Genetics Offer Insight Into How Different RA Forms Are Triggered
International study results may provide insight into genetics and their ability to reveal how different environmental exposures can trigger the onset of different forms of rheumatoid arthritis (RA). The study reportedly encompassed a team at the Arthritis Research UK Centre for Genetics and Genomics at The University of Manchester, part of a large international consortium involving scientists from across 15 academic institutions.
A recent news release from Medical News Today indicates that it is known a proportion of RA patients test positive for autoantibodies, while about 30% remain sero-negative. To this end, researchers sought to better define the genetic distinction between two disease subtypes that included sero-positive and sero-negative RA.
The release reports the researchers have established different genetic variants of a protein that plays a key role in how the body’s immune system fights infection, are linked with the two forms of RA. Researchers add that this might provide further insight into the theory that exposure to different infectious agents, such as bacteria or viruses, trigger different forms of RA in susceptible individuals.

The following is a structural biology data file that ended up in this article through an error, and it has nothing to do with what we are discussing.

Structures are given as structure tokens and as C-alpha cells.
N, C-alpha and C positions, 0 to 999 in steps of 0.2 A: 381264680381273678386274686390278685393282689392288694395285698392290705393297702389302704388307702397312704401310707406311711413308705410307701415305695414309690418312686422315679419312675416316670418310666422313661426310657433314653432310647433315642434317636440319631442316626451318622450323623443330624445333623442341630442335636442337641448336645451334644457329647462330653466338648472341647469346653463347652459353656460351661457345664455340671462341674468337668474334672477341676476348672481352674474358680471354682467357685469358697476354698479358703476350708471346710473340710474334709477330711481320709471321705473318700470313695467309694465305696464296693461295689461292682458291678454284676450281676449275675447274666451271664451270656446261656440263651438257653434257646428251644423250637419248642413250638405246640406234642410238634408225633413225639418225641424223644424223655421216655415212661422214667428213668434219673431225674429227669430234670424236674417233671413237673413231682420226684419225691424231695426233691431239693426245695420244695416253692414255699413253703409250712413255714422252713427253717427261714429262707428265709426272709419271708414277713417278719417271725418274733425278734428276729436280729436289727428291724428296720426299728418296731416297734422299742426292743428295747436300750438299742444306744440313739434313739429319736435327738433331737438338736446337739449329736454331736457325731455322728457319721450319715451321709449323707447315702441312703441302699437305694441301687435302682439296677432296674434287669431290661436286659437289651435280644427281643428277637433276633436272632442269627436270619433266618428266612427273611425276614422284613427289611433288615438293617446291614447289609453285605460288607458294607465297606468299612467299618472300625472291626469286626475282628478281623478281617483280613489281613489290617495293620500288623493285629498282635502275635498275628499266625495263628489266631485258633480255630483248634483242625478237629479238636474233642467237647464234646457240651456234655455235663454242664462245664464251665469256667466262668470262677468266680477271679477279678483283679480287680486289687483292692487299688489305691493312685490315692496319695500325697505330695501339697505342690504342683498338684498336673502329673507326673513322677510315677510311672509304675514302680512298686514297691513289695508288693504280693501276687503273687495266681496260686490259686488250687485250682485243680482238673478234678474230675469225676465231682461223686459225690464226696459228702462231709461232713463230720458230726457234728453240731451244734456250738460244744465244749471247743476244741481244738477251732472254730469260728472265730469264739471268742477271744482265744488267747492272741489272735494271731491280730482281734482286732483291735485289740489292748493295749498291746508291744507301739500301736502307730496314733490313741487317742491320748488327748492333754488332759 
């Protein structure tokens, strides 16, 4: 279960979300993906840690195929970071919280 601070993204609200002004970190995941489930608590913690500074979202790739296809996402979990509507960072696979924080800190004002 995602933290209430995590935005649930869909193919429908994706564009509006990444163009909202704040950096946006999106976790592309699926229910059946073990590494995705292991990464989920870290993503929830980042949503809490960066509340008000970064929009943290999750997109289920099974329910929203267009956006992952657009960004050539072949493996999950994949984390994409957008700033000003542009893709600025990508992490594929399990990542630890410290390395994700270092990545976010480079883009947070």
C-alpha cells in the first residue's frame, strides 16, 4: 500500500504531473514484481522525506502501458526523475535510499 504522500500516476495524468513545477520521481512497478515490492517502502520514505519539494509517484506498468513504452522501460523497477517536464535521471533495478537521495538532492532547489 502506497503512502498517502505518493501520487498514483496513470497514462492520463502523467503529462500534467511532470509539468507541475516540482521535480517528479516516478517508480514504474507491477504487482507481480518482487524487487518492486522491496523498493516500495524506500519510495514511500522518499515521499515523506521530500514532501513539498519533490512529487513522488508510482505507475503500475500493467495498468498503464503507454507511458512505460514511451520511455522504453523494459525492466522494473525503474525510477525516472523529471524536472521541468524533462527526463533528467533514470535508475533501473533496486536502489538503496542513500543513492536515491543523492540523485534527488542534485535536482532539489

“We recognize that rheumatoid arthritis is a complex disease that can have variable presentation and outcomes for different people, in particular in the way they respond to treatment. These findings add to our ability to genetically define subtypes of rheumatoid arthritis, which is an important step towards selecting the best treatment for each patient,” explains Steve Eyre, PhD, the genetics and genomics centre in Manchester.
Now that the researchers have established a genetic basis for the two types of RA, says Jane Worthington, PhD, professor and centre director, “We hope it will lead to patients receiving a swifter, accurate diagnosis and more appropriate, targeted treatment. These findings have opened the door to a better understanding of sero-negative rheumatoid arthritis.”
Source(s): Medical News Today, Arthritis Research UK